Stanford doctor studying partial paralysis cases in children

PALO ALTO, Calif. (KGO) -- The local medical community and public health agencies are shifting into high gear as a very contagious virus targeting children and young people surfaces in the Bay Area. And there's an appeal for the public's help. The virus is called enterovirus D68 and there are now three cases in the Bay Area. It can lead to partial paralysis.

Dr. Keith Van Haren has been reviewing each case of partial paralysis in children for the state health agency. He's a pediatric neurologist at Lucile Packard Children's Hospital at Stanford. With enterovirus D68 he has noticed a pattern.

"There are different severities of weakness. Some may affect one, two, three or even four limbs, but the virus does stop on its own at some point," said Van Haren.

There are hundreds of enteroviruses, and knowing whether it's D68, like the two cases in Alameda County, leads to different treatment options. He says administration of steroids, which might be used for most strains, might lead to complications for addressing D68.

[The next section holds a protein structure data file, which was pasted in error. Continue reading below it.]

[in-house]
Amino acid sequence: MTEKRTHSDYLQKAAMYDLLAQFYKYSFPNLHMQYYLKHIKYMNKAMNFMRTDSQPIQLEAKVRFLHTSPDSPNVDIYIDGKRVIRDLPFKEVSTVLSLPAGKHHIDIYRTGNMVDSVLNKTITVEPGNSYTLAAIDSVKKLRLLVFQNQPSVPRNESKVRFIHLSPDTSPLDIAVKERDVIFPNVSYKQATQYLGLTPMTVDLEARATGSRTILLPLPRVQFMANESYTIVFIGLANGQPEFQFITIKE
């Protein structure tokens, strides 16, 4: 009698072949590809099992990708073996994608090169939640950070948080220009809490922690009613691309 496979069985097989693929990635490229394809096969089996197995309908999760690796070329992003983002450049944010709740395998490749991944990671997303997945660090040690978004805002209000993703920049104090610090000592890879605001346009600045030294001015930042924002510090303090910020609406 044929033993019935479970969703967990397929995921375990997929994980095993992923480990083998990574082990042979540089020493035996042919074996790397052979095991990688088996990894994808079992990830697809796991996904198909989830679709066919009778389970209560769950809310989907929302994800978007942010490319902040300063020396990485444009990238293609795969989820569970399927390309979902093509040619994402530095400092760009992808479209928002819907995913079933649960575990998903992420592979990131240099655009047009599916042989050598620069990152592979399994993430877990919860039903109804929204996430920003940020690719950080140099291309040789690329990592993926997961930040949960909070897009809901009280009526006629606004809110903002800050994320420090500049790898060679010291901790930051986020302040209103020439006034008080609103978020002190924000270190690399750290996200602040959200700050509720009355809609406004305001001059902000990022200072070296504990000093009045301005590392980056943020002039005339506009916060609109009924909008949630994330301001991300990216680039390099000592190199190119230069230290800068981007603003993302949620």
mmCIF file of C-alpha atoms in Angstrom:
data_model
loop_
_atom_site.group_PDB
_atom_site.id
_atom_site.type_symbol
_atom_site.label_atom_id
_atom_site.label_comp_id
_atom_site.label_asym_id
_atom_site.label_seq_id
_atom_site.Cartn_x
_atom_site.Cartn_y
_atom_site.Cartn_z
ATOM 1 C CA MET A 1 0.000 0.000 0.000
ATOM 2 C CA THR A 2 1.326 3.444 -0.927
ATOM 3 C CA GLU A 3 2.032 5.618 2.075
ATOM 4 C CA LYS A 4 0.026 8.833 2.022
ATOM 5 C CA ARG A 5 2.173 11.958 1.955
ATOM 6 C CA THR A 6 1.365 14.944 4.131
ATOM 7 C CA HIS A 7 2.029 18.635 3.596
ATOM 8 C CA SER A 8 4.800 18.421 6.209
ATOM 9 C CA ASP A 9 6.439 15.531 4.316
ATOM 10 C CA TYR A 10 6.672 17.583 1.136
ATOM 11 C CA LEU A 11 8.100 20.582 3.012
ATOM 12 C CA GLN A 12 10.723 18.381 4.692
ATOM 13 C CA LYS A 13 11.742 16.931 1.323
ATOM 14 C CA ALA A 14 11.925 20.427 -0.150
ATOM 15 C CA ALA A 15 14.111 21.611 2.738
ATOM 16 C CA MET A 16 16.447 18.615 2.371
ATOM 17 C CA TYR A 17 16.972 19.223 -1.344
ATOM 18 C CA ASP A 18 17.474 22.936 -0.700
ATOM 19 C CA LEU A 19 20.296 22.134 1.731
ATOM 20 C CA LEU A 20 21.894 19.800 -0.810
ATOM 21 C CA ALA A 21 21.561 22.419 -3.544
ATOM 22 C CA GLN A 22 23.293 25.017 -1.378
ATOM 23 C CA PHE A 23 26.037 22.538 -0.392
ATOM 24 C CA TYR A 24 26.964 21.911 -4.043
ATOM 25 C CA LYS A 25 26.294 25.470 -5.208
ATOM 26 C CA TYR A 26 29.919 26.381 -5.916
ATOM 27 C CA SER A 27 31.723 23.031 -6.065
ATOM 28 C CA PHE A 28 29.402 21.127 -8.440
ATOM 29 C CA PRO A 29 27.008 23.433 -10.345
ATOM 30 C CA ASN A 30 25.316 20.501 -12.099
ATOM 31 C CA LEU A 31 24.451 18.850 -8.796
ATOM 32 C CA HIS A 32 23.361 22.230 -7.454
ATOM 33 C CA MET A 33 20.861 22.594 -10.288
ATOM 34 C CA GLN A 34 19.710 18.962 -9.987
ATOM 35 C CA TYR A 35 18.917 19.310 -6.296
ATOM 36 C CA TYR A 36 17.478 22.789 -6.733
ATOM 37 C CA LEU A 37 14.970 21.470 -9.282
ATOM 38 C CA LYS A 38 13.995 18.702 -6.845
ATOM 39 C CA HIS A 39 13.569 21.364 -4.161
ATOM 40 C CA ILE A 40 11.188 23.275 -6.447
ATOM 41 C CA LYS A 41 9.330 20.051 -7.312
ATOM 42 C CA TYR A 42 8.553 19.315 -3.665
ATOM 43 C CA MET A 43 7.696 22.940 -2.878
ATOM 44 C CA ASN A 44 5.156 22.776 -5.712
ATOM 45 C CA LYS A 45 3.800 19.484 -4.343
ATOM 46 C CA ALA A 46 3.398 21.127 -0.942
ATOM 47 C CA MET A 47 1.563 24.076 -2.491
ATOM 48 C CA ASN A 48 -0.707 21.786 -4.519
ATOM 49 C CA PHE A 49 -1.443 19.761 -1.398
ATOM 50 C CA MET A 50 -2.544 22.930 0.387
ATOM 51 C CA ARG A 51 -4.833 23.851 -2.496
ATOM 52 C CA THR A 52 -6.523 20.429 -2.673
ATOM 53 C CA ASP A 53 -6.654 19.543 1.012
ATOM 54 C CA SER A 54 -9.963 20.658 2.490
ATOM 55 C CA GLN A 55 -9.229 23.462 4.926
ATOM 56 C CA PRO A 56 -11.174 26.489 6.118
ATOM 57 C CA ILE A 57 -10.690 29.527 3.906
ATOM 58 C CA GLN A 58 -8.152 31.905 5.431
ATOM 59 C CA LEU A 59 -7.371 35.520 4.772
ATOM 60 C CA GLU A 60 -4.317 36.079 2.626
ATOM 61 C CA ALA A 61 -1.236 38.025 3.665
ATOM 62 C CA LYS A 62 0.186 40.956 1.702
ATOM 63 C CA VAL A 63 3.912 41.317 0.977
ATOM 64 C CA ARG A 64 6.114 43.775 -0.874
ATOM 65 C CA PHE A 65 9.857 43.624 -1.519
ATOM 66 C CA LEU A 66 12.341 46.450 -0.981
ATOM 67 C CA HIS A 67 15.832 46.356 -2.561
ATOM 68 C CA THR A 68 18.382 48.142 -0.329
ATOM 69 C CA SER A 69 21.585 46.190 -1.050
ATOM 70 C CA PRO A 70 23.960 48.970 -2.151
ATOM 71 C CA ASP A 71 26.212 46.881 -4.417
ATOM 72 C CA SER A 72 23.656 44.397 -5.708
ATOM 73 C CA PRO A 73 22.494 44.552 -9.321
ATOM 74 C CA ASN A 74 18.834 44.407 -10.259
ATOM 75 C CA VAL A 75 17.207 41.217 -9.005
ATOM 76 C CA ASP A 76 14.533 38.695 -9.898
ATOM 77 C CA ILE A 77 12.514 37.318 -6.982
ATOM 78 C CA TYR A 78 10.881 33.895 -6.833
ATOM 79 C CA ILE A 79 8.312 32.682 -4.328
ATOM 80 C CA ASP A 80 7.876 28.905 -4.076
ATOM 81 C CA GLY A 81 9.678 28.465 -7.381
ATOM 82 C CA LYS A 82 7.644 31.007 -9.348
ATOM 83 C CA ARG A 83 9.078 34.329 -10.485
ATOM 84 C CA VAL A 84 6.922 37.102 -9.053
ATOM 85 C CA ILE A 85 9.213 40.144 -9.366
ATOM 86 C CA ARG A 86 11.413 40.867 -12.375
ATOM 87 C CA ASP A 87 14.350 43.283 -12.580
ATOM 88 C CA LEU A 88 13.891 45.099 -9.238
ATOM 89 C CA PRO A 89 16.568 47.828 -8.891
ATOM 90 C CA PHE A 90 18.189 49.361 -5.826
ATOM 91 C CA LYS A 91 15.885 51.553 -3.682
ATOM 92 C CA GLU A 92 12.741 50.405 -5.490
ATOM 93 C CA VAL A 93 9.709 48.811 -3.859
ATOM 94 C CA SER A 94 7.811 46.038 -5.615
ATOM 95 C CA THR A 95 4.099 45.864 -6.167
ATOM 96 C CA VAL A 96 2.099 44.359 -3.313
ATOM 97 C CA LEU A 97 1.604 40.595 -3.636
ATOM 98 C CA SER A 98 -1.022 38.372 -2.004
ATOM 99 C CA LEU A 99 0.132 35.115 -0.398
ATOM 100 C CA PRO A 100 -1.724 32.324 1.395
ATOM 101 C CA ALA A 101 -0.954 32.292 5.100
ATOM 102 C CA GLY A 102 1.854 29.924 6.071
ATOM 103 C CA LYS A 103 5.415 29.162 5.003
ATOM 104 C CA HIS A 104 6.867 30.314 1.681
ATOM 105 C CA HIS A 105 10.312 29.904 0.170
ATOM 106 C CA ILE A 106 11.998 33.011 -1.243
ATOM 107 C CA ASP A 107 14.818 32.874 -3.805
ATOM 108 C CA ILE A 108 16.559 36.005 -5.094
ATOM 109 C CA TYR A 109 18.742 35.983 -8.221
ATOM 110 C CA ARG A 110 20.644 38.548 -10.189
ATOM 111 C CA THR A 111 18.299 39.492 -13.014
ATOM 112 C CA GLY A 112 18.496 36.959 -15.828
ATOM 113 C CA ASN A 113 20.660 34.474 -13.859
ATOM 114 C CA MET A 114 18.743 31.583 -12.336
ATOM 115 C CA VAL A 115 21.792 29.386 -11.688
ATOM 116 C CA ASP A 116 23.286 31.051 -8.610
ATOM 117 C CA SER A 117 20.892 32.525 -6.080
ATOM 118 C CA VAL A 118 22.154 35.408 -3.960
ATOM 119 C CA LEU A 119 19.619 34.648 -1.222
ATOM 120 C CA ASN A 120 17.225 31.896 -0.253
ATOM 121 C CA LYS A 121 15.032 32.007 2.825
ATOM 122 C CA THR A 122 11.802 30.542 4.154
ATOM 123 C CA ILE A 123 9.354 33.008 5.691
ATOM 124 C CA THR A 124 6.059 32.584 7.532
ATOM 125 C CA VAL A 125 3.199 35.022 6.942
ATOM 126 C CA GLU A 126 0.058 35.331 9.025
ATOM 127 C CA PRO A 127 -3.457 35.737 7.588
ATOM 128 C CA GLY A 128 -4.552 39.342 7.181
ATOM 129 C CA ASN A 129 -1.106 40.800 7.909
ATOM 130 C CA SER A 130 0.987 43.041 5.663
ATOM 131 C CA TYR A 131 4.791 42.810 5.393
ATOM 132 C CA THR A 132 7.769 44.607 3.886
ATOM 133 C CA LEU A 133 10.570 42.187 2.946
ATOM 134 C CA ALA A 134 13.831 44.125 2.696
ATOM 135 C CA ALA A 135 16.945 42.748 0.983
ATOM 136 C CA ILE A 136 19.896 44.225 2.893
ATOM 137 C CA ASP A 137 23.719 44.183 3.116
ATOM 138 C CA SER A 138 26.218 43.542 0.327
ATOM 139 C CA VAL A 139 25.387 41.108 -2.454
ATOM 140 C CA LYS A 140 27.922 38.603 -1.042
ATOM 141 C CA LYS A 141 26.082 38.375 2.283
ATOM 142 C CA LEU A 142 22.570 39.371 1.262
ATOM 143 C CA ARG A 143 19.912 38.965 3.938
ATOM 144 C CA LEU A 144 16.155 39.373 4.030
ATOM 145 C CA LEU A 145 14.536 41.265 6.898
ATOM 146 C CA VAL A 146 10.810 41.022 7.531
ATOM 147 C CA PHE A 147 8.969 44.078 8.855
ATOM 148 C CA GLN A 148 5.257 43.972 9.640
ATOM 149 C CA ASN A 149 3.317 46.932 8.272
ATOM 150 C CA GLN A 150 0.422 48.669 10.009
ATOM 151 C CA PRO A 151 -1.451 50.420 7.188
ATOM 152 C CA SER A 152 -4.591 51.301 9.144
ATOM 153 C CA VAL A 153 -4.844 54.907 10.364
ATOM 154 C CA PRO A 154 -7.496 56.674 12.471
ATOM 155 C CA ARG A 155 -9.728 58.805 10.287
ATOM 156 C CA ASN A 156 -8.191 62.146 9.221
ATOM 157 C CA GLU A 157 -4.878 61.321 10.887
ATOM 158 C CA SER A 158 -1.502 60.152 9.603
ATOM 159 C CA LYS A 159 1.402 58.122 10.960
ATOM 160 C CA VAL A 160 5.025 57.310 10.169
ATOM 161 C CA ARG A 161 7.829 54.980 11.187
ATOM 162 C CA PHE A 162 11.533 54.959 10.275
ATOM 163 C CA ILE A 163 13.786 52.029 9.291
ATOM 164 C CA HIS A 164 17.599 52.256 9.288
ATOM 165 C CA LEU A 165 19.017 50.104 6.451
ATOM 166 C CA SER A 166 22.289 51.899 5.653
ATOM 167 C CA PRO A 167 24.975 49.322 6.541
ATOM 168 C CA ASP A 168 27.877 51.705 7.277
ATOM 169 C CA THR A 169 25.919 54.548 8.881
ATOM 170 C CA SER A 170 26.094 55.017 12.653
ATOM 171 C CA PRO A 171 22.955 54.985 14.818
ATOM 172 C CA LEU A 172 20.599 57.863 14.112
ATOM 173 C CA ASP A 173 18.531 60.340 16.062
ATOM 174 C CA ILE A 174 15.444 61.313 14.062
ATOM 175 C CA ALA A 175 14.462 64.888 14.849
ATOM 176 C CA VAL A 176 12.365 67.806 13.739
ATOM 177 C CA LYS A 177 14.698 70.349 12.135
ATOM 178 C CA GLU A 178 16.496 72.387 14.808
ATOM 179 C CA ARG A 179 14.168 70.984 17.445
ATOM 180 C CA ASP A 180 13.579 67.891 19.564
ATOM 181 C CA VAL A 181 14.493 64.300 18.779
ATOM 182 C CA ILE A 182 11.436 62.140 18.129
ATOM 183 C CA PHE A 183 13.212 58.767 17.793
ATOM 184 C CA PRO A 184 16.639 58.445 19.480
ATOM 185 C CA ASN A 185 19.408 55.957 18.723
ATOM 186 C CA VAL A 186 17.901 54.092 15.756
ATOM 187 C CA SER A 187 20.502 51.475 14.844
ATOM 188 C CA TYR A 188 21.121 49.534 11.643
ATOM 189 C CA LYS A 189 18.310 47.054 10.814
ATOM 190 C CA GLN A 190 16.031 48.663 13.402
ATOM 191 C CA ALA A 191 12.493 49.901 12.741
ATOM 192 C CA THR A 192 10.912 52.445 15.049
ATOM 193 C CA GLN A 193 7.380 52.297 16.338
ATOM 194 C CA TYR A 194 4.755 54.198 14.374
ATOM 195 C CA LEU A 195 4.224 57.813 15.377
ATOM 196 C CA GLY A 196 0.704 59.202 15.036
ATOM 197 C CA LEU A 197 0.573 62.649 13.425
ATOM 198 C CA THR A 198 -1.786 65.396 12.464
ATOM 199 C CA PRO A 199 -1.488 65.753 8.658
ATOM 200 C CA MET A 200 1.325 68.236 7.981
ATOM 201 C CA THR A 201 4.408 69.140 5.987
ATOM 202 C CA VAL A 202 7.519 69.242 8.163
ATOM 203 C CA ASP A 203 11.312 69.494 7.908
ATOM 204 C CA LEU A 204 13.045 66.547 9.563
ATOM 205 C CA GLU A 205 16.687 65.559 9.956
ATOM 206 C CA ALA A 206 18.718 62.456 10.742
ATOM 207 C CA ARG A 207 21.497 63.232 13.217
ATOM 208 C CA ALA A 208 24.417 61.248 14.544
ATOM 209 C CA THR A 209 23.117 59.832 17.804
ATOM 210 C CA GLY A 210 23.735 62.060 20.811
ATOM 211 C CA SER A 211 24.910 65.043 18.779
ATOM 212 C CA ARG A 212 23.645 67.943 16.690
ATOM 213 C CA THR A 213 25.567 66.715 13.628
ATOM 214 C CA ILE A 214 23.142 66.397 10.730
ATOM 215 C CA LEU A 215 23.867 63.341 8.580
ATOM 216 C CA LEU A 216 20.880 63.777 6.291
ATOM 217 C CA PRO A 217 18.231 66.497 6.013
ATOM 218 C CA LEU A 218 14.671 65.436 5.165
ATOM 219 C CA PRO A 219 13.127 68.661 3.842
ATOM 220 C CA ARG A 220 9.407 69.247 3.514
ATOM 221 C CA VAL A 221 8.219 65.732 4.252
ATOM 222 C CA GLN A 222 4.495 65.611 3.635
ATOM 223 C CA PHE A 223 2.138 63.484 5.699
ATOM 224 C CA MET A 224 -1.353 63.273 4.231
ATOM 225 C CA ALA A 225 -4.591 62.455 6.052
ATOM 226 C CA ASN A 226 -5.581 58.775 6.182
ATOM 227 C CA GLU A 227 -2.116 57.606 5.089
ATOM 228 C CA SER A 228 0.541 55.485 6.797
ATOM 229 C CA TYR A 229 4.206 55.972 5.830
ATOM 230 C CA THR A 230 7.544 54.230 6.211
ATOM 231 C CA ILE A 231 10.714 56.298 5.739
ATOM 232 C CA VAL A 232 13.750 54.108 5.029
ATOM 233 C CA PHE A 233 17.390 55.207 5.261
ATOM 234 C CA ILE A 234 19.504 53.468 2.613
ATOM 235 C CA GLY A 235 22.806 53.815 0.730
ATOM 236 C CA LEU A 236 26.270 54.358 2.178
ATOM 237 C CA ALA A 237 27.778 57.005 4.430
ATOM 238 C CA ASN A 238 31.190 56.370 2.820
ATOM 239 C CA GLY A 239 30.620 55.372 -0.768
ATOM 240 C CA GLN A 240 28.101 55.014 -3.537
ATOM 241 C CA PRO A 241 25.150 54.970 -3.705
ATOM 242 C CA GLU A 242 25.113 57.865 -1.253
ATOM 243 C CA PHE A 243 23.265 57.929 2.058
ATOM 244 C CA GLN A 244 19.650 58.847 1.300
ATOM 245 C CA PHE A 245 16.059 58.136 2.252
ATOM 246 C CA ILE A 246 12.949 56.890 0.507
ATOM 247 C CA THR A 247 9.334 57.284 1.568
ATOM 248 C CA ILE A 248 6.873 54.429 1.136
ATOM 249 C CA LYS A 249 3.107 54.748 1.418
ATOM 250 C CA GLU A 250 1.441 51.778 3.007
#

"This can be figured out very quickly with an old-fashioned history from the patient and family, a spinal tap, and an MRI of the spine. And when those things are complete, they can be done within the same day, we usually have a sense what the diagnosis is," said Van Haren.

Sofia Jarvis of Berkeley is among the patients Dr. Van Haren has treated for paralysis in the left arm. It is known as flaccid paralysis. As you can see, the arm is limp. Sofia's mother says her 4 year-old daughter did not test positive for D68 enterovirus. However, Dr. Van Haren says the symptoms are similar. The condition can be life-changing for the child.

"When we go to the park, and you just can see, you know, when a little kid goes to the park, and she loves to climb, and you can just see, there's certain things she can't do when she's there," Sofia's father Jeff Jarvis told ABC7 News in February.

Dr. Van Haren says these are the warning signs of D68.

"Usually the patients have, before they develop neurology, they have a fever, they often have headache, neck pain, back pain or pain in the limbs that either accompanies or immediately, and by immediate I mean hours, precedes the weakness," said Van Haren.
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